Hybrid-Genre / Memoir | 5.5″x7″, 88pp., pbk.
Intersex explores gender as it forms in concrete and unavoidable patterns in the material world. What happens when a child is born with ambiguous genitalia? What happens when a body is normalized? Intersex provides tangled and shifting answers to both of these questions as it questions our ideas of what is natural and normal about gender and personhood. In this hybrid-genre memoir, intersexed author Aaron Apps adopts and upends historical descriptors of hermaphroditic bodies such as “freak of nature,” “hybrid,” “imposter,” “sexual pervert,” and “unfortunate monstrosity” in order to trace his own monstrous sex as it perversely intertwines with gender expectations and medical discourse. Intersex leaves the reader wondering: what does it mean to be human?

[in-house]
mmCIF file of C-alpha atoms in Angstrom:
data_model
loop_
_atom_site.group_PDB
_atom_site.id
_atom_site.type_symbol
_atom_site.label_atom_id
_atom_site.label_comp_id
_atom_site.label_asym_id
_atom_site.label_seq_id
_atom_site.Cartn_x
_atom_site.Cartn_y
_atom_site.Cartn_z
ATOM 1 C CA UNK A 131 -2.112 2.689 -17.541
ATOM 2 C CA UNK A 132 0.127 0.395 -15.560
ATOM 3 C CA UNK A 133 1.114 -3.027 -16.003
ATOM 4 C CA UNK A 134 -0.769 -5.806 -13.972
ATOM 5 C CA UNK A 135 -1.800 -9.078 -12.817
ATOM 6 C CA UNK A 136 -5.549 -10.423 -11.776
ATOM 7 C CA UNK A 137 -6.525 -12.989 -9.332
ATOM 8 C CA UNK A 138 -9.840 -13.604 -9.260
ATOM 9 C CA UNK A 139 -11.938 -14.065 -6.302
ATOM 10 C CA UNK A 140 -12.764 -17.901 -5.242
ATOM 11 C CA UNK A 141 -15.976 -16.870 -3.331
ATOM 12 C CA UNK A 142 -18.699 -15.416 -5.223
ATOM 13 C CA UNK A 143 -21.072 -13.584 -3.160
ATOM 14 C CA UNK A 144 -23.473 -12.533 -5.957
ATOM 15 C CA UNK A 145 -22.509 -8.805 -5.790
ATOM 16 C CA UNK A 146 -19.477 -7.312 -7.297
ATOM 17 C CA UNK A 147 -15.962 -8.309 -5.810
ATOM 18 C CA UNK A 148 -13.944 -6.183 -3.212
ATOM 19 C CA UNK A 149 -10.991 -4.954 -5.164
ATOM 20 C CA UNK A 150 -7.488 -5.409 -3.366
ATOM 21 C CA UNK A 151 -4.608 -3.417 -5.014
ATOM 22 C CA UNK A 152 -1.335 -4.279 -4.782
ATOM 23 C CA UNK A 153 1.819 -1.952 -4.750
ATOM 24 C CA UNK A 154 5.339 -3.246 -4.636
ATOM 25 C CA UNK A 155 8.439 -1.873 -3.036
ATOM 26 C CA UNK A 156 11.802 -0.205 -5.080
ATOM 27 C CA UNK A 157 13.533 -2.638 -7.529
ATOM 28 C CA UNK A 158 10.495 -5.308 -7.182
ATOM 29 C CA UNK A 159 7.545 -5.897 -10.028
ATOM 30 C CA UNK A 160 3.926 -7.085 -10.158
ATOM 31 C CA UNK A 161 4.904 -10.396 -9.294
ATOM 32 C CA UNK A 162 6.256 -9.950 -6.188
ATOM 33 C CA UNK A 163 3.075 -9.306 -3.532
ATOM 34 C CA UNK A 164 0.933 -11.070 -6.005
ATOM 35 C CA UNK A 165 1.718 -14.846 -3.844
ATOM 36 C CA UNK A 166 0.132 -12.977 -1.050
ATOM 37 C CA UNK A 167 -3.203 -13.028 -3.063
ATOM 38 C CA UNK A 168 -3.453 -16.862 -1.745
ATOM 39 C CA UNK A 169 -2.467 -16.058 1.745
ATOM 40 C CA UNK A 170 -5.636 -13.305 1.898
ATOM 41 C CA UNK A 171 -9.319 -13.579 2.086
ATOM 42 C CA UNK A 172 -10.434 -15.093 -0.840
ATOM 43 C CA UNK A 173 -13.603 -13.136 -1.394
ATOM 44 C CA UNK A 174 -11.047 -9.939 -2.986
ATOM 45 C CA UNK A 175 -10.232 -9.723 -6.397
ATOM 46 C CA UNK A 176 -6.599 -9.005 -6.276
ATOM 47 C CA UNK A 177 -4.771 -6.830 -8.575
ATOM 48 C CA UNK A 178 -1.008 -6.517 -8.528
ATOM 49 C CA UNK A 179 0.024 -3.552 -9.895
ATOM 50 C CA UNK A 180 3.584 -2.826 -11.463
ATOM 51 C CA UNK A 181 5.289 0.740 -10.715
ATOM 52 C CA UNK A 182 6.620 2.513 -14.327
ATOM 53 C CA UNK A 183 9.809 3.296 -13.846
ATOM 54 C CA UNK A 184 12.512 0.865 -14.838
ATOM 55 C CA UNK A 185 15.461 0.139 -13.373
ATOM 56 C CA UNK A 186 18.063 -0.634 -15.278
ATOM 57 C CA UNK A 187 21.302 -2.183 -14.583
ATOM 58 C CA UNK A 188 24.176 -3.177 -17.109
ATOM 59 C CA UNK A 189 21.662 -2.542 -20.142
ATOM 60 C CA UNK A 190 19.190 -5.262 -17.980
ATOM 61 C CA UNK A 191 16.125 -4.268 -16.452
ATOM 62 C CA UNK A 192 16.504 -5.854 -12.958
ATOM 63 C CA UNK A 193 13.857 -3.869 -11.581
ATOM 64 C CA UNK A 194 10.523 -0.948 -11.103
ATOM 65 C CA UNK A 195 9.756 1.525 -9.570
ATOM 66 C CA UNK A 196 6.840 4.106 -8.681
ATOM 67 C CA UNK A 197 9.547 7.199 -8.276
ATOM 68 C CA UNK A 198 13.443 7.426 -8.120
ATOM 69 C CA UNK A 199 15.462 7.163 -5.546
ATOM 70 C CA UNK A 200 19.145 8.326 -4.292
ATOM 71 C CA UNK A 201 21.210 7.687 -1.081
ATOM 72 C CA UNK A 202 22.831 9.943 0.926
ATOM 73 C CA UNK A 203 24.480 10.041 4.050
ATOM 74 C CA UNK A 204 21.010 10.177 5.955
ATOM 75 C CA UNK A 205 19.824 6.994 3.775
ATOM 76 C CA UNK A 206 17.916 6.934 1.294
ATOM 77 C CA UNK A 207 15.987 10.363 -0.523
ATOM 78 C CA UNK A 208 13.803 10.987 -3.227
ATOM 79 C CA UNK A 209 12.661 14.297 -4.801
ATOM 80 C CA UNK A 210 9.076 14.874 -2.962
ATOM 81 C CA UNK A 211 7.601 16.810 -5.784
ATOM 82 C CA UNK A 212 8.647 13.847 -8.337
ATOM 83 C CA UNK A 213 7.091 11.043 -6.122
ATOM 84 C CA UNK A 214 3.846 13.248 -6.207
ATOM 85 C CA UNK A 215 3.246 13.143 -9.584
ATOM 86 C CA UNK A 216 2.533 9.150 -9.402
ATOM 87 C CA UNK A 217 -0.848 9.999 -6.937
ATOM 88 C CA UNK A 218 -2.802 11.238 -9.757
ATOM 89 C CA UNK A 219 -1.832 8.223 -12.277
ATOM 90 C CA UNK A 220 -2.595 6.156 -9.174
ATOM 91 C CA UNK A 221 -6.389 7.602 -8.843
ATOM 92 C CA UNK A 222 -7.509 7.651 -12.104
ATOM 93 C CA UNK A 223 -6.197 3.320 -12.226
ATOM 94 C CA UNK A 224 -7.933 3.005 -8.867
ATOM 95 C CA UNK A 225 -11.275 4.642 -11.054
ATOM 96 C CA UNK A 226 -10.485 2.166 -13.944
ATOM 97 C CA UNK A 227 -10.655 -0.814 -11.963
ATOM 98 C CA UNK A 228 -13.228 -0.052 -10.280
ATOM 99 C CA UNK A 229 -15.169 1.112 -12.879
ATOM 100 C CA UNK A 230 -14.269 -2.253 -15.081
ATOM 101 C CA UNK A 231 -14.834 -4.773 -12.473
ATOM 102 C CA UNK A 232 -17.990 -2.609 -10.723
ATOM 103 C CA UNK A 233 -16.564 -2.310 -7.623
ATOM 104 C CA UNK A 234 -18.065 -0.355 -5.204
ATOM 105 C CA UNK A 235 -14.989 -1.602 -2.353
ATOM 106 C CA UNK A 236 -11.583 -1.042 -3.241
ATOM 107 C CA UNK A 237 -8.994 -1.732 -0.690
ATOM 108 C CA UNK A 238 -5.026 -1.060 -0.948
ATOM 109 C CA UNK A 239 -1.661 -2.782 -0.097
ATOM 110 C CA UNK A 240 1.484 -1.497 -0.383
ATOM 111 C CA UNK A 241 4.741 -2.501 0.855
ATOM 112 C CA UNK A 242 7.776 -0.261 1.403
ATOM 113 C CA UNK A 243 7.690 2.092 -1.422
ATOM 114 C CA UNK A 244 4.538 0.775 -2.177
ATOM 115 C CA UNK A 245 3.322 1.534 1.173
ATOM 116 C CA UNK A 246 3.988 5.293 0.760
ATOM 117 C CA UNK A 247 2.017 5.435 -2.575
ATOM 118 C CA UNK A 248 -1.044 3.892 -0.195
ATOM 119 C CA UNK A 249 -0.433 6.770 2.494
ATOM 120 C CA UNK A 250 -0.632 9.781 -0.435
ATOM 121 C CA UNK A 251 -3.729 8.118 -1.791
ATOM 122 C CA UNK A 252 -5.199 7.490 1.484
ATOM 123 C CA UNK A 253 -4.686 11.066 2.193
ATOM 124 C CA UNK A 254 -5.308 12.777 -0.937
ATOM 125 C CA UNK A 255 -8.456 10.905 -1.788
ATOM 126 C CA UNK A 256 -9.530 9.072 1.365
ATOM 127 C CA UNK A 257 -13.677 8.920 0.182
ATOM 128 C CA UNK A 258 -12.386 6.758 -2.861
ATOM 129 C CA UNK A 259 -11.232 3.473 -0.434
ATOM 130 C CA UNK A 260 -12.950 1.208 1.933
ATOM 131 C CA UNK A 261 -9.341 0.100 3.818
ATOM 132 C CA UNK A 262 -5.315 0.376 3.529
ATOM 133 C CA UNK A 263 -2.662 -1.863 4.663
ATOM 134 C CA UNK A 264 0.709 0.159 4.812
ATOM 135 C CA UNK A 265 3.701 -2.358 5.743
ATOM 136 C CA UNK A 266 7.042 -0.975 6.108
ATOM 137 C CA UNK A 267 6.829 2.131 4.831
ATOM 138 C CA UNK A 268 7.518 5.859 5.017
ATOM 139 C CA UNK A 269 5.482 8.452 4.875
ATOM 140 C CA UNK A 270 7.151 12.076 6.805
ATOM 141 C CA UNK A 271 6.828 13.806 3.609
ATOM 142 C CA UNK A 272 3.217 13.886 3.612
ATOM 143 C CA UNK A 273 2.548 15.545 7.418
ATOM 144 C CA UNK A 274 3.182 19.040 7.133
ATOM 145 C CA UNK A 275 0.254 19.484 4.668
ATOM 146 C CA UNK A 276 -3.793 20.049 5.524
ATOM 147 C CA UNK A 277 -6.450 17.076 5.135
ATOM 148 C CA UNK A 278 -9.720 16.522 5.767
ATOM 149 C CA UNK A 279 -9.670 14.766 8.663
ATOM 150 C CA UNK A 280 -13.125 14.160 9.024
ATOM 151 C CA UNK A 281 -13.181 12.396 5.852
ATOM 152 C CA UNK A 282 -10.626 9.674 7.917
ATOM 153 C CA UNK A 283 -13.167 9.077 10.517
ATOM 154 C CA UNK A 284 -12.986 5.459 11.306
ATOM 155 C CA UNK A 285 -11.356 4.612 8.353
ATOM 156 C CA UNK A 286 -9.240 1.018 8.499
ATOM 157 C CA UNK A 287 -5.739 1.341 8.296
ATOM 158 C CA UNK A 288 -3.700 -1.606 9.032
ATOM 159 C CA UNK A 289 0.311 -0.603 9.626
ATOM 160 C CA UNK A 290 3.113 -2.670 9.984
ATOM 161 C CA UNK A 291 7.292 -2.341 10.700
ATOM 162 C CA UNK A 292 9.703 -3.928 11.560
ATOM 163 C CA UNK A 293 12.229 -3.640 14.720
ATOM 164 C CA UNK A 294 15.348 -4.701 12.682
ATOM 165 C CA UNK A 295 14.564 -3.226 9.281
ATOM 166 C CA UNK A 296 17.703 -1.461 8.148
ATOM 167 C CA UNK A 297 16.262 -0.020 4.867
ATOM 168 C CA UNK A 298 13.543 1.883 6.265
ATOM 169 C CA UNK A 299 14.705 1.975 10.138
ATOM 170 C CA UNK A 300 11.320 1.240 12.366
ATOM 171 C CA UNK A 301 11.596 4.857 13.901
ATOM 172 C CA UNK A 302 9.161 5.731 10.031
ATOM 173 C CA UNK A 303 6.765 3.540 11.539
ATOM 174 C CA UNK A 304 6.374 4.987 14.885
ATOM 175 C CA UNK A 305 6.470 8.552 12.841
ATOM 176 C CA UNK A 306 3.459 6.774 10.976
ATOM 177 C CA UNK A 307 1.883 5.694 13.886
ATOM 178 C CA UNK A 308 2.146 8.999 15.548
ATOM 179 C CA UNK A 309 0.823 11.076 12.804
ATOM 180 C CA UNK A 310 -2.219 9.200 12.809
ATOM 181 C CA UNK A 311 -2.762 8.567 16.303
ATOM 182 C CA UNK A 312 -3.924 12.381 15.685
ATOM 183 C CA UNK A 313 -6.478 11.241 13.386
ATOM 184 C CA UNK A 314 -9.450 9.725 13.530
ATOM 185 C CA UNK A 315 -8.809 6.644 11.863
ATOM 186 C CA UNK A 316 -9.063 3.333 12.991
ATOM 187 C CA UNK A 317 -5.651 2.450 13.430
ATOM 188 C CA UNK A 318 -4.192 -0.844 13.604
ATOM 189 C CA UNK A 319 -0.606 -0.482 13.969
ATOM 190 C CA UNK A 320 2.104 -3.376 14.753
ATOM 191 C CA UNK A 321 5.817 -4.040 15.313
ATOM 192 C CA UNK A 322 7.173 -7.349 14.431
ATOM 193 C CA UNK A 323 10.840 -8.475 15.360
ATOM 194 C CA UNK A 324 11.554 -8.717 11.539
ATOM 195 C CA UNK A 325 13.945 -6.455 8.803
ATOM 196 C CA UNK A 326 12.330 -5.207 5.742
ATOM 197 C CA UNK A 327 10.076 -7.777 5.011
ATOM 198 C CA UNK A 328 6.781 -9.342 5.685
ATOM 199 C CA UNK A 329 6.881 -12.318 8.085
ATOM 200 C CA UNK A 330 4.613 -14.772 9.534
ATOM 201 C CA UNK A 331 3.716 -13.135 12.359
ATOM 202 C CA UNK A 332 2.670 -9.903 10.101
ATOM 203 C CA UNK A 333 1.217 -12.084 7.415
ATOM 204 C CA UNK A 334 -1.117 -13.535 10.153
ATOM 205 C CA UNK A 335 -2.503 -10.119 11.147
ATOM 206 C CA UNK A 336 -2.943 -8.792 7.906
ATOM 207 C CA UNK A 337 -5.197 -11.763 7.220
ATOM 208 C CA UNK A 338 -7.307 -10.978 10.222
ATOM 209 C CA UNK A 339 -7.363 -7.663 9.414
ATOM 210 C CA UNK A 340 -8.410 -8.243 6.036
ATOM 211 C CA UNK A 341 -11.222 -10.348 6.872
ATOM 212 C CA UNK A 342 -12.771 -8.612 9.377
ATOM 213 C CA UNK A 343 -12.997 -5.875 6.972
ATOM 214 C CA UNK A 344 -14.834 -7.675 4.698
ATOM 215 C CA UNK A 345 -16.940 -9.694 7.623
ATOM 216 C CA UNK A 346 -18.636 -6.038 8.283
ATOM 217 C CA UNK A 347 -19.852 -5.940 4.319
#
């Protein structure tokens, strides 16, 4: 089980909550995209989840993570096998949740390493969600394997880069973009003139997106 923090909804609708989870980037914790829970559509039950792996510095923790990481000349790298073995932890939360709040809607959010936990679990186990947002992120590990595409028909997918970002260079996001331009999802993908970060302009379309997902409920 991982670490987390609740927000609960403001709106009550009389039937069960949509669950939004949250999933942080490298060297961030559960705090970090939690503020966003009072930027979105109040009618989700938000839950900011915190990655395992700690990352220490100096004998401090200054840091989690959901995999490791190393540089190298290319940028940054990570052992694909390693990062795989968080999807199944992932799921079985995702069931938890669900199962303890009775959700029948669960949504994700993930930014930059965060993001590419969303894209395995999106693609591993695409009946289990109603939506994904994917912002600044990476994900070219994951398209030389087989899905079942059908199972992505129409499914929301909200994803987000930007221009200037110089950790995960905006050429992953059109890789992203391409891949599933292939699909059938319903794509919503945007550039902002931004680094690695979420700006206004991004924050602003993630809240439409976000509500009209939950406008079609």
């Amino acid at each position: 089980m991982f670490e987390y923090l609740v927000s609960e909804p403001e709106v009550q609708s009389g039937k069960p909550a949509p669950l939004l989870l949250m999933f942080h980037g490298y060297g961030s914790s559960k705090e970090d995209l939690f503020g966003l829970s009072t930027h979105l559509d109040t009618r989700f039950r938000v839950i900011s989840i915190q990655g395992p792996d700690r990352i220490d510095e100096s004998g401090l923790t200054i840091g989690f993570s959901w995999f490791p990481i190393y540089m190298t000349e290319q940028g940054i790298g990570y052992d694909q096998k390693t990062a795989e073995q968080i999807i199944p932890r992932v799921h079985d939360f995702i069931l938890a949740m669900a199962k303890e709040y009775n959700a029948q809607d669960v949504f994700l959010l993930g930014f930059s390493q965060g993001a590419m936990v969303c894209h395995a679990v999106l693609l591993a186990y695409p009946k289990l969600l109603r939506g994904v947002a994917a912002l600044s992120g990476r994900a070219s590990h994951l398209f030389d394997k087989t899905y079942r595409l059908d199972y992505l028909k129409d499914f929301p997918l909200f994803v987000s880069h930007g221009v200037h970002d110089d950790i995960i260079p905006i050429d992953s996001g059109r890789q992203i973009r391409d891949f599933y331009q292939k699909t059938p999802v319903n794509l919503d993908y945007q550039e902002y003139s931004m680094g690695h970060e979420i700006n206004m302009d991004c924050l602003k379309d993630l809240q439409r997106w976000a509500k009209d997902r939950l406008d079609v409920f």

Advance praise for Intersex
A book of time and because of it: “Time stopped queerly.” Not a book but an essay: a “vibration…along lines.” Or the book as “gesture,” intervening with: the other possible, “faintly disembodied” mid-line “trajectories.” Aaron Apps’ Intersex is all feral prominence: a physical archive of the “strange knot.” Thus: necessarily vulnerable, brave and excessive. Book as trait. Book as biology without end: modified, pulsing, visible, measured, folded then folded again: an “animal self.” I felt this book in the middle of my own body. Reading, your own organs stir. In this way, Apps indicates the “creature” that you are too. Where do you “reside”? Where do you “collect”? Like the best kind of memoir, Apps brings a reader close to an experience of life that is both “unattainable” and attentive to “what will emerge from things.” In doing so, he has written a book that bursts from its very frame.